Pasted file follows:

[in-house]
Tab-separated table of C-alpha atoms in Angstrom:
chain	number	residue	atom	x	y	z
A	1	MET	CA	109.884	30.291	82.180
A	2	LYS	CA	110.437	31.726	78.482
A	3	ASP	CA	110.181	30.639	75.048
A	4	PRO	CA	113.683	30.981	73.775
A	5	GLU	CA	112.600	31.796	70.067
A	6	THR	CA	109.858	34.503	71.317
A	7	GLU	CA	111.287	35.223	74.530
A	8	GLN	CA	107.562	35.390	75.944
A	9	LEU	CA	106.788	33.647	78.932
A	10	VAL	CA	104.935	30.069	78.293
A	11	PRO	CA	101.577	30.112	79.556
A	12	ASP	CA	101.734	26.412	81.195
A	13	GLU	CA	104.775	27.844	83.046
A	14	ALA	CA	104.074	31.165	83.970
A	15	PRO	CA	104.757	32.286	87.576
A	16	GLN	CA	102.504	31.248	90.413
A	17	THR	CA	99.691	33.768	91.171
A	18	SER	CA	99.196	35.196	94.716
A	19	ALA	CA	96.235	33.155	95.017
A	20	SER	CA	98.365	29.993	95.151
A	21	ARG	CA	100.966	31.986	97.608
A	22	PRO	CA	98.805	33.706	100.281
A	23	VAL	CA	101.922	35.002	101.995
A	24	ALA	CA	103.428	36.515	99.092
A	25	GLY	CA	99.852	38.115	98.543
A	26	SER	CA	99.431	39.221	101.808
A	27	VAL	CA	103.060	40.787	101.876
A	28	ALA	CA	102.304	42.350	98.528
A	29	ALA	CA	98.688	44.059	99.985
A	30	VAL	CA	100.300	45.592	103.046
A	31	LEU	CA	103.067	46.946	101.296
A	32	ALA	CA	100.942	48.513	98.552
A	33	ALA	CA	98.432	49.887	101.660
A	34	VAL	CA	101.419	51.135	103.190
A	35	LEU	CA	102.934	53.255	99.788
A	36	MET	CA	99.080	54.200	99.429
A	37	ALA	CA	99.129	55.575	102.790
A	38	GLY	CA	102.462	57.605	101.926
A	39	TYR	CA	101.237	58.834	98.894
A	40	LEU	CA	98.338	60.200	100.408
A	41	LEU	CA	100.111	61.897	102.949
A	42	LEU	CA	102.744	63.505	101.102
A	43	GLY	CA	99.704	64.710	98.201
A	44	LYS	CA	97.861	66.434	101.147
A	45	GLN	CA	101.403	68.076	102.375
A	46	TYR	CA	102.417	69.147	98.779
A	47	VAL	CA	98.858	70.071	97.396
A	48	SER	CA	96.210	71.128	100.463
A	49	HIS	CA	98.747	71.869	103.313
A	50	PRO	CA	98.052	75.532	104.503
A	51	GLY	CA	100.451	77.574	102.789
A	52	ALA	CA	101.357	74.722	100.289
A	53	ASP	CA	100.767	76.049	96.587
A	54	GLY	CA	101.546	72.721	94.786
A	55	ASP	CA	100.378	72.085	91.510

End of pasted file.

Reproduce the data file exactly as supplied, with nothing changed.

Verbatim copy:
[in-house]
Tab-separated table of C-alpha atoms in Angstrom:
chain	number	residue	atom	x	y	z
A	1	MET	CA	109.884	30.291	82.180
A	2	LYS	CA	110.437	31.726	78.482
A	3	ASP	CA	110.181	30.639	75.048
A	4	PRO	CA	113.683	30.981	73.775
A	5	GLU	CA	112.600	31.796	70.067
A	6	THR	CA	109.858	34.503	71.317
A	7	GLU	CA	111.287	35.223	74.530
A	8	GLN	CA	107.562	35.390	75.944
A	9	LEU	CA	106.788	33.647	78.932
A	10	VAL	CA	104.935	30.069	78.293
A	11	PRO	CA	101.577	30.112	79.556
A	12	ASP	CA	101.734	26.412	81.195
A	13	GLU	CA	104.775	27.844	83.046
A	14	ALA	CA	104.074	31.165	83.970
A	15	PRO	CA	104.757	32.286	87.576
A	16	GLN	CA	102.504	31.248	90.413
A	17	THR	CA	99.691	33.768	91.171
A	18	SER	CA	99.196	35.196	94.716
A	19	ALA	CA	96.235	33.155	95.017
A	20	SER	CA	98.365	29.993	95.151
A	21	ARG	CA	100.966	31.986	97.608
A	22	PRO	CA	98.805	33.706	100.281
A	23	VAL	CA	101.922	35.002	101.995
A	24	ALA	CA	103.428	36.515	99.092
A	25	GLY	CA	99.852	38.115	98.543
A	26	SER	CA	99.431	39.221	101.808
A	27	VAL	CA	103.060	40.787	101.876
A	28	ALA	CA	102.304	42.350	98.528
A	29	ALA	CA	98.688	44.059	99.985
A	30	VAL	CA	100.300	45.592	103.046
A	31	LEU	CA	103.067	46.946	101.296
A	32	ALA	CA	100.942	48.513	98.552
A	33	ALA	CA	98.432	49.887	101.660
A	34	VAL	CA	101.419	51.135	103.190
A	35	LEU	CA	102.934	53.255	99.788
A	36	MET	CA	99.080	54.200	99.429
A	37	ALA	CA	99.129	55.575	102.790
A	38	GLY	CA	102.462	57.605	101.926
A	39	TYR	CA	101.237	58.834	98.894
A	40	LEU	CA	98.338	60.200	100.408
A	41	LEU	CA	100.111	61.897	102.949
A	42	LEU	CA	102.744	63.505	101.102
A	43	GLY	CA	99.704	64.710	98.201
A	44	LYS	CA	97.861	66.434	101.147
A	45	GLN	CA	101.403	68.076	102.375
A	46	TYR	CA	102.417	69.147	98.779
A	47	VAL	CA	98.858	70.071	97.396
A	48	SER	CA	96.210	71.128	100.463
A	49	HIS	CA	98.747	71.869	103.313
A	50	PRO	CA	98.052	75.532	104.503
A	51	GLY	CA	100.451	77.574	102.789
A	52	ALA	CA	101.357	74.722	100.289
A	53	ASP	CA	100.767	76.049	96.587
A	54	GLY	CA	101.546	72.721	94.786
A	55	ASP	CA	100.378	72.085	91.510